In stressing the importance of timely filing of a petition to intervene, courts have repeatedly emphasized that the concept of timeliness of a petition is not measured, like a statute of limitations, in terms of specific units of time, but rather derives meaning from assessment of prejudice in the context of the particular litigation. Fiandaca v. Cunningham, 827 F.2d 825, 834 (1st Cir.1987) (explaining that “[t]he timeliness requirement was not designed to penalize prospective intervenors for failing to act promptly[, but] rather [to] insure[ ] that existing parties to the litigation are not prejudiced by the failure of would-be intervenors to act in a timely fashion” (quoting Garrity v. Gallen, 697 F.2d 452, 455 (1st Cir.1983))); see Banco Popular de Puerto Rico v. Greenblatt, 964 F.2d 1227, 1232 (1st Cir.1992) (“[T]he purpose of the basic requirement that the application to intervene be timely is to prevent last minute disruption of painstaking work by the parties and the court.” (quoting Culbeath v. Dukakis, 630 F.2d 15, 22 (1st Cir.1980))); Caterino v. Barry, 922 F.2d 37, 41 (1st Cir.1990) (noting that “avoiding such prejudice [to existing parties]” has been described as the basic purpose of the timeliness requirement, and that in that case permitting intervention “inevitably would delay the start of the trial-unquestionably a detriment to the plaintiffs”); see also R & G Mortage Corp., 584 F.3d at 8 (“The passage of time is measured in relative, not absolute terms․ [W]hat may constitute reasonably prompt action in one situation, may be unreasonably dilatory in another.”). Thus, unjustified delay for a relatively short period of time can support denial of intervention where the prejudice to the other litigants would be significant. See NAACP v. New York, 413 U.S. 345, 367-68 (1973) (motion to intervene brought three weeks after intervenors claim they learned of the suit, and only days after they learned of defendants' consent to entry of judgment, found untimely, because by that point the suit “had reached a critical stage” and the granting of intervention “possessed the potential for seriously disrupting the [Plaintiff] State's electoral process”). Similarly, much longer delays might not render the petition untimely where under the circumstances no prejudice would be suffered by the other litigants from allowance and the prejudice to the petitioner from denial would be serious. See Geiger v. Foley Hoag LLP Ret. Plan, 521 F.3d 60, 65 (1st Cir.2008) (motion to intervene brought nine-months after suit's filing adjudged timely where the case had not “progressed beyond the initial stages,” and the “balance of prejudices ․ weigh[ed] heavily in favor of [putative intervenor]”); Zurich Capital Markets, Inc. v. Coglianese, 236 F.R.D. 379, 384-85 (N.D.Ill.2006) (motion to intervene filed over two years after putative intervenor was on notice that its interests might be impaired by suit found timely where plaintiff could point to no prejudice from the delay).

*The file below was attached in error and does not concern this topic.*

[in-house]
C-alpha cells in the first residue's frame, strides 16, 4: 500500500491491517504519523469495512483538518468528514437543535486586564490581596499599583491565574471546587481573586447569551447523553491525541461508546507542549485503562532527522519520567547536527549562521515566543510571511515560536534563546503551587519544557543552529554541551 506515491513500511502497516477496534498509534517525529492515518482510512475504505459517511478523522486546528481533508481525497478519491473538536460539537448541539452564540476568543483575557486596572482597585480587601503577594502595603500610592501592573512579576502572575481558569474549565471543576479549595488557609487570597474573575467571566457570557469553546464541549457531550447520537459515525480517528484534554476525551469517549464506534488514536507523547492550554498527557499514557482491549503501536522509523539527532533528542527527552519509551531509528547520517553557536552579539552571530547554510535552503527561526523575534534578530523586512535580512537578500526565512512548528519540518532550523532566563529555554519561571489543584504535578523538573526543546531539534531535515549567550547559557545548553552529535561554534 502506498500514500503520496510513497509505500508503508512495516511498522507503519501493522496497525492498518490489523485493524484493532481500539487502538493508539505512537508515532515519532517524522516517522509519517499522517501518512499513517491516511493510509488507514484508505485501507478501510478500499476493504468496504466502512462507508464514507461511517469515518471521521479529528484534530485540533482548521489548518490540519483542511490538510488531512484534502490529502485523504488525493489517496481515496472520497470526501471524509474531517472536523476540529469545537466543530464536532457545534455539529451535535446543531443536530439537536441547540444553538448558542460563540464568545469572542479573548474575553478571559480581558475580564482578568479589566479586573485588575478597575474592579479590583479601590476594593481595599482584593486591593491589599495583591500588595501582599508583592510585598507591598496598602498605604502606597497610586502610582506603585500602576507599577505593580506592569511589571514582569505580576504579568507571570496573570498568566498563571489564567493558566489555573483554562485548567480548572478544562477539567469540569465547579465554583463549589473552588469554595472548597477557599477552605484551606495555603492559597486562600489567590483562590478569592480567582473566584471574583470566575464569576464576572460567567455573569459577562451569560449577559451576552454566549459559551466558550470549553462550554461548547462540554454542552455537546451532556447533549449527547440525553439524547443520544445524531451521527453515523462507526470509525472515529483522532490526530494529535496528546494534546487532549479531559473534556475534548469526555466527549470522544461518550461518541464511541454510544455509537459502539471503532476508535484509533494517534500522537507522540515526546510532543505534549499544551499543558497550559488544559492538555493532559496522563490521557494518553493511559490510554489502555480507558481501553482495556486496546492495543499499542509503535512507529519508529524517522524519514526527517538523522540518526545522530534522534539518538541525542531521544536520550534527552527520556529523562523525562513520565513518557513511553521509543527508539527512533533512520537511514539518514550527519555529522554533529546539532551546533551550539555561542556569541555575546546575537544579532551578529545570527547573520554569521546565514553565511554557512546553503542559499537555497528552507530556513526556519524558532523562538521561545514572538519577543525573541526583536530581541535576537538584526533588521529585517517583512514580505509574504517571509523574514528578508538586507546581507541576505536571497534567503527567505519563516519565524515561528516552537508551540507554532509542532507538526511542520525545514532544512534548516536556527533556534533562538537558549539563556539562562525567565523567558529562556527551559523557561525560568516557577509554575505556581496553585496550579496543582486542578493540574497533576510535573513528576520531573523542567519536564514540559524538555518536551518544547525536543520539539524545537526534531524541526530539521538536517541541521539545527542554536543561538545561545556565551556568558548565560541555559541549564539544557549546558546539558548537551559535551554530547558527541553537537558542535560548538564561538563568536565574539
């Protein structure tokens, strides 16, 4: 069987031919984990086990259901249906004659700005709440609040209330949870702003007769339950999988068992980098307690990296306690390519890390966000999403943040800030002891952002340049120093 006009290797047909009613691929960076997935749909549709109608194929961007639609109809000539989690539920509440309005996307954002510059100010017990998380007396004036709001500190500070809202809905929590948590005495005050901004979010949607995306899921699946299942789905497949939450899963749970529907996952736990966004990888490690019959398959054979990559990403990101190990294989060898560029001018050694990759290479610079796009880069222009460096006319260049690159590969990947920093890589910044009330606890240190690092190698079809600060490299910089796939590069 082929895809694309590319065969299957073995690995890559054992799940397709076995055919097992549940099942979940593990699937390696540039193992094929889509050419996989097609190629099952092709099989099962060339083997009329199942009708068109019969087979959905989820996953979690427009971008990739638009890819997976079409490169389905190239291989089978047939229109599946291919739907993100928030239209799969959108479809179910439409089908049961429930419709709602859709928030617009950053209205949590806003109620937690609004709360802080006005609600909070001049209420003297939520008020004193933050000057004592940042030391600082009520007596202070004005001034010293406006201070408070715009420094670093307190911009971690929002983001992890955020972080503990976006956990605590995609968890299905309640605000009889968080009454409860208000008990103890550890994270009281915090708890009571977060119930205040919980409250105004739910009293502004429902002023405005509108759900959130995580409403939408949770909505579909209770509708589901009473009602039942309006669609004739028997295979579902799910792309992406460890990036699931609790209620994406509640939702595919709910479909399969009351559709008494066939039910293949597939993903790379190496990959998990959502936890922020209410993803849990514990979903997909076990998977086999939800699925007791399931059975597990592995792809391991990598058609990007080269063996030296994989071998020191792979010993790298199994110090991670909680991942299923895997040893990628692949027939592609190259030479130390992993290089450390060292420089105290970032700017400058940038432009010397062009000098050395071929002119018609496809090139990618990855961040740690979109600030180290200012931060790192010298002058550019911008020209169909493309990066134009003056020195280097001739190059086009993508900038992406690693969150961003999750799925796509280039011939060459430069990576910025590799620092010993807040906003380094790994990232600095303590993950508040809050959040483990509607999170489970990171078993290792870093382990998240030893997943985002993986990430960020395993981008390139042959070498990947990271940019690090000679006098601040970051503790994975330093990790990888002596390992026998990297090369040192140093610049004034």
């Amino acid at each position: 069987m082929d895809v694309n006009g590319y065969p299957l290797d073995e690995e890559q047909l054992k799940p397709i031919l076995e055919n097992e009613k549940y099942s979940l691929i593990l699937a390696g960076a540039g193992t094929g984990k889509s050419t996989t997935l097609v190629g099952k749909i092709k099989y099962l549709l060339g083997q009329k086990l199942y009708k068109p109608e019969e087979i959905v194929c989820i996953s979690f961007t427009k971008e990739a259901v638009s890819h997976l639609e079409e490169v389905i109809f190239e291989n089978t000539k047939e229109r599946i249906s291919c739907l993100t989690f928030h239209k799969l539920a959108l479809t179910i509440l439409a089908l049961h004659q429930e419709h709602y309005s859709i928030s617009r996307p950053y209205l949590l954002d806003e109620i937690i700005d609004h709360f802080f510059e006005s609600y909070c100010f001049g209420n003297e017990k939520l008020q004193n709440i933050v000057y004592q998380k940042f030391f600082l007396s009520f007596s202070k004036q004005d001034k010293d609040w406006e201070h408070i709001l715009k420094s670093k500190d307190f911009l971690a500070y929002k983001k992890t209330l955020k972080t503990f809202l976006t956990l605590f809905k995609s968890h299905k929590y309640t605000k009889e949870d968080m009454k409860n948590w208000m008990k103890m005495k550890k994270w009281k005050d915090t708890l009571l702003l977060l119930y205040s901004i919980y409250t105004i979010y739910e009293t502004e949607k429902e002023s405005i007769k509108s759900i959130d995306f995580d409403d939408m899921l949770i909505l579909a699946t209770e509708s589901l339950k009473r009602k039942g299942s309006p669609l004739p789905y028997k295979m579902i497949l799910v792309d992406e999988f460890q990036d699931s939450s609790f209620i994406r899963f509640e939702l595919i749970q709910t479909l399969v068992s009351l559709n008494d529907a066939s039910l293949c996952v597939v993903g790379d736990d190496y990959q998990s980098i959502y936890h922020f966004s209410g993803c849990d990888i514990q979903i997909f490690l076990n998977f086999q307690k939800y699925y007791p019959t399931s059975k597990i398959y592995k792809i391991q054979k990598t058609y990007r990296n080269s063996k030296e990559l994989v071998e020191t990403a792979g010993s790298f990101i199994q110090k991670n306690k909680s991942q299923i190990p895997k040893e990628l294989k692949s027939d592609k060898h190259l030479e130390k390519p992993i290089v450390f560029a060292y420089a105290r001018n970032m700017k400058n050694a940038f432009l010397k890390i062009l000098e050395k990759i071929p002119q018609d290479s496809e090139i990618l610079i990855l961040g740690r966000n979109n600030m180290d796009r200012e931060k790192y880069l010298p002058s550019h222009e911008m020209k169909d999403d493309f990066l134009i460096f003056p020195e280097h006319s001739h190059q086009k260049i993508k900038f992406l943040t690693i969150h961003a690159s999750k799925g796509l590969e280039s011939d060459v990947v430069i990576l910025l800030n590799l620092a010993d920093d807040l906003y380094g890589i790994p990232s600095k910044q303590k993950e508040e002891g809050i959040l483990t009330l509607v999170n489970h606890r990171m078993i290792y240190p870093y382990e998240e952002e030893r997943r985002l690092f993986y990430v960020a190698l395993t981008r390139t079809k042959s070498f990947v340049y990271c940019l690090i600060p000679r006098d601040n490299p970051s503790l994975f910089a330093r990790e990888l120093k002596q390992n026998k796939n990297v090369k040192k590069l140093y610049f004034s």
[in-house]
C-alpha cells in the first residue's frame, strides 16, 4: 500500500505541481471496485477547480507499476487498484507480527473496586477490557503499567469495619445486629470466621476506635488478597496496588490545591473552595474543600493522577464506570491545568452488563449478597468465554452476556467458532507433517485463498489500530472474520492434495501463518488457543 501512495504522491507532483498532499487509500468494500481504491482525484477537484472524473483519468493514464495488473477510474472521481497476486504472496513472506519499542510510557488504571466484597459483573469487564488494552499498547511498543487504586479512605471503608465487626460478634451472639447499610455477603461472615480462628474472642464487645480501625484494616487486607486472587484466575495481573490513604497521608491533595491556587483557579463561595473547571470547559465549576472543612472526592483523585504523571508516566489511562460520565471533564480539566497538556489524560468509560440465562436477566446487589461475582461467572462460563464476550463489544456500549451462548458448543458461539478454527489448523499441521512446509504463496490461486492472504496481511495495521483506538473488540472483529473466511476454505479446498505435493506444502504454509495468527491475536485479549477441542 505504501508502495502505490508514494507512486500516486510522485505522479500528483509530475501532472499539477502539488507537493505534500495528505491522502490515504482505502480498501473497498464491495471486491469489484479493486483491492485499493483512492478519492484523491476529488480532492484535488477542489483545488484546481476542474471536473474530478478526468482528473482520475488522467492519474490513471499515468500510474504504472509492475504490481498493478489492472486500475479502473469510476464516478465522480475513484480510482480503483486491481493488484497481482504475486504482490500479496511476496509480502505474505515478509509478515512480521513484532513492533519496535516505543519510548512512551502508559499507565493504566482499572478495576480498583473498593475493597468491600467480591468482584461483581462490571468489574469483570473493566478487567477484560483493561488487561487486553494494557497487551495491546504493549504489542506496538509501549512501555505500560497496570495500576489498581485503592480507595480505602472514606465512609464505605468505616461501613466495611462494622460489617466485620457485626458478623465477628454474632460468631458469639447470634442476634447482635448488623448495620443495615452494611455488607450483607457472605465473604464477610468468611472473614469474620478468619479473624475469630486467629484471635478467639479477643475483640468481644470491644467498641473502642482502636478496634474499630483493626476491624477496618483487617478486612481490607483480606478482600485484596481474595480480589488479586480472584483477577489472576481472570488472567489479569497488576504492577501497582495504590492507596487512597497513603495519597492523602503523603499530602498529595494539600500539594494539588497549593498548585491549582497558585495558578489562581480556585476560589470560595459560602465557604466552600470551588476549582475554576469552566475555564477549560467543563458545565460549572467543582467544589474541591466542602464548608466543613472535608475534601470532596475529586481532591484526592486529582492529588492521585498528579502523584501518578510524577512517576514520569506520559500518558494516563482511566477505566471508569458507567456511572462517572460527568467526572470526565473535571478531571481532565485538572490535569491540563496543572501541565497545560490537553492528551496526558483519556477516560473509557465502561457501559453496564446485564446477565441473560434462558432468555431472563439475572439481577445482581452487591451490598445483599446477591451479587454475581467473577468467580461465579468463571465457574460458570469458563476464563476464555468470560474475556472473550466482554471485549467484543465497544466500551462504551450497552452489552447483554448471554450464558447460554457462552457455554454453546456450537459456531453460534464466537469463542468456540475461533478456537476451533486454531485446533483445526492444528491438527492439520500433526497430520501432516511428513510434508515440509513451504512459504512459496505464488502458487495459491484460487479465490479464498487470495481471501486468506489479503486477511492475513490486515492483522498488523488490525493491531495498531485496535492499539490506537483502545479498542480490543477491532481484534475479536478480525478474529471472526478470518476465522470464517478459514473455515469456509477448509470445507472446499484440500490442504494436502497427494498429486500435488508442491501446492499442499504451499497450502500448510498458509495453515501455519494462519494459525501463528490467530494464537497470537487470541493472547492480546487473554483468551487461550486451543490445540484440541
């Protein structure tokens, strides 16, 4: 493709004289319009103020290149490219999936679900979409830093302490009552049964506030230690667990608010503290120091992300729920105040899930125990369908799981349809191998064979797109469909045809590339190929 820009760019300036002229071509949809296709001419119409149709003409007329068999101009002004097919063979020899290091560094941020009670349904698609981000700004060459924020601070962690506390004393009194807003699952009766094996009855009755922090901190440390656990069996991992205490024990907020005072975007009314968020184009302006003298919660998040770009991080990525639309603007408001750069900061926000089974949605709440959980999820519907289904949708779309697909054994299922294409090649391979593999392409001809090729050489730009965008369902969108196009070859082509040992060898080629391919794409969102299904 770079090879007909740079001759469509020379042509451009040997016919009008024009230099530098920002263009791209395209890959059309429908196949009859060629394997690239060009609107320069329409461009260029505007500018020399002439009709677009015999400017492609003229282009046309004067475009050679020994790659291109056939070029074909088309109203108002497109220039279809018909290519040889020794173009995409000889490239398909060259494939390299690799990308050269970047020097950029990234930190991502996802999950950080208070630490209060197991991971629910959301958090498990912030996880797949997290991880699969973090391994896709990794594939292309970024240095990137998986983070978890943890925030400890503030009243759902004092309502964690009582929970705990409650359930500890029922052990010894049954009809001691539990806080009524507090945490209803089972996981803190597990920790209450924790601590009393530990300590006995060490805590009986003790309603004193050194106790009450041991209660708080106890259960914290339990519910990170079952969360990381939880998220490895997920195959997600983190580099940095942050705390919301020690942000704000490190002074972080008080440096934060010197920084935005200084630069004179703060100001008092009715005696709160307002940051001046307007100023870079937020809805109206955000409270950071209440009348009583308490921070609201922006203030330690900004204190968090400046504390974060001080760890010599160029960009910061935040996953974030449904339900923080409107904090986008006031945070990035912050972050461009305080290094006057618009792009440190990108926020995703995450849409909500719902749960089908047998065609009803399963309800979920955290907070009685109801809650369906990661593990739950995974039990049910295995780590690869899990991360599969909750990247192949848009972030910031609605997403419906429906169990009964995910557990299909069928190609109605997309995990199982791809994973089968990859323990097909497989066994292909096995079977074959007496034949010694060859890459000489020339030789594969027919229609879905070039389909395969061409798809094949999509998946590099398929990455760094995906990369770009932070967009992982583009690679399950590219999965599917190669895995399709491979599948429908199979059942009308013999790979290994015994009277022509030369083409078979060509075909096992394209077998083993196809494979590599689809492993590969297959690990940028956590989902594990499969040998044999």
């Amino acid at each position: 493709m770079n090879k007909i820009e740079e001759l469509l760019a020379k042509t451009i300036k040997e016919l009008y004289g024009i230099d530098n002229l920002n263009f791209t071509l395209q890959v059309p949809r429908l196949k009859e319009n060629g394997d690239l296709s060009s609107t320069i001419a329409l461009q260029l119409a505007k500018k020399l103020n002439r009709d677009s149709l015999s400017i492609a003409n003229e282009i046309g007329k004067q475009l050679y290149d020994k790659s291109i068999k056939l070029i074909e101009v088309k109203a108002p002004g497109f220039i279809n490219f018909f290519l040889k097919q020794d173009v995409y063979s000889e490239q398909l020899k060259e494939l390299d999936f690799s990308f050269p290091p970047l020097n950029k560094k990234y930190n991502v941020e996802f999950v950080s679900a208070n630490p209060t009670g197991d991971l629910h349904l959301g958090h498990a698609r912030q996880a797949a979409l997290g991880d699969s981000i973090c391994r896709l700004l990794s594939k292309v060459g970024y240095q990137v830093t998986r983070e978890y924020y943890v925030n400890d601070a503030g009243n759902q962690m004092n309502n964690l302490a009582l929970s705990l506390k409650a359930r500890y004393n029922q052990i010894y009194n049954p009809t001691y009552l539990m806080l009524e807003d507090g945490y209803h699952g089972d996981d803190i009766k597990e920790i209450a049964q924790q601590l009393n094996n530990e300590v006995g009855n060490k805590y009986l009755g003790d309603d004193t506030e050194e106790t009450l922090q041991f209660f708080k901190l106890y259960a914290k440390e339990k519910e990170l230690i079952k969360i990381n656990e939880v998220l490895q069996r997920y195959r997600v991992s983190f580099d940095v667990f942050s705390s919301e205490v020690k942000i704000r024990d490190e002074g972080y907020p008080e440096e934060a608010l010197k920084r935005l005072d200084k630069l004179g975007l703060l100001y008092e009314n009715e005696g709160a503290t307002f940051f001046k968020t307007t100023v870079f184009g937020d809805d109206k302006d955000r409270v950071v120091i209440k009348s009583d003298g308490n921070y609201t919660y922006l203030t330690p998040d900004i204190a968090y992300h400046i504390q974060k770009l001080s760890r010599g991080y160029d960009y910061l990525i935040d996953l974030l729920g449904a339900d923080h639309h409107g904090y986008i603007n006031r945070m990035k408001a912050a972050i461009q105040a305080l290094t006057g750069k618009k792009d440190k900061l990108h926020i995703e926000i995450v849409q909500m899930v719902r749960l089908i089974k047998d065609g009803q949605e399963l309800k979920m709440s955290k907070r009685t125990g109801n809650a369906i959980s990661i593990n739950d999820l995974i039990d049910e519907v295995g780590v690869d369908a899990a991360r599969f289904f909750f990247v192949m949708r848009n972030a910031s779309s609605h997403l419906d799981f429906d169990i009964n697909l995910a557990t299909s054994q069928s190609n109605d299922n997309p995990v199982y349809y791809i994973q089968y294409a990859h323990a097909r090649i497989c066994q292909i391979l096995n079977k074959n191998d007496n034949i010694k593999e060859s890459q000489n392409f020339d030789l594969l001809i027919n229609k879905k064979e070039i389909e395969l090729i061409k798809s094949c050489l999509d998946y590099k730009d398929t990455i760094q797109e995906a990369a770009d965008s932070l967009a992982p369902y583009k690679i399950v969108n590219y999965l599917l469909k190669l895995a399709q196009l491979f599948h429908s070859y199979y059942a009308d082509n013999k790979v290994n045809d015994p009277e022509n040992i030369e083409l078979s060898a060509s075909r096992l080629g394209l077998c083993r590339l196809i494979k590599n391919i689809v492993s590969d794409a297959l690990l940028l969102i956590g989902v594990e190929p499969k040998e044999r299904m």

Addressing first the duration of arguably unjustified delay, Intervenors assert, and we have no reason to doubt, that prior to Sistema de Retiro's filing at the end of May 2009 of its memorandum in preparation for the first scheduling conference with the district court, they had no reason to suspect that Sistema de Retiro would not aggressively advocate the validity of Act 234. They further assert that their counsel (who continues to represent them on appeal) was unable to begin work on the matter until the first week of July, as the result of involvement in other litigation in this Court in Boston, followed by two weeks of illness. The motion to intervene was thus filed ten weeks after the Intervenors were on theoretical notice that Sistema de Retiro would not adequately defend their interests in the suit, and only six weeks after Intervenors' counsel became aware of the fact.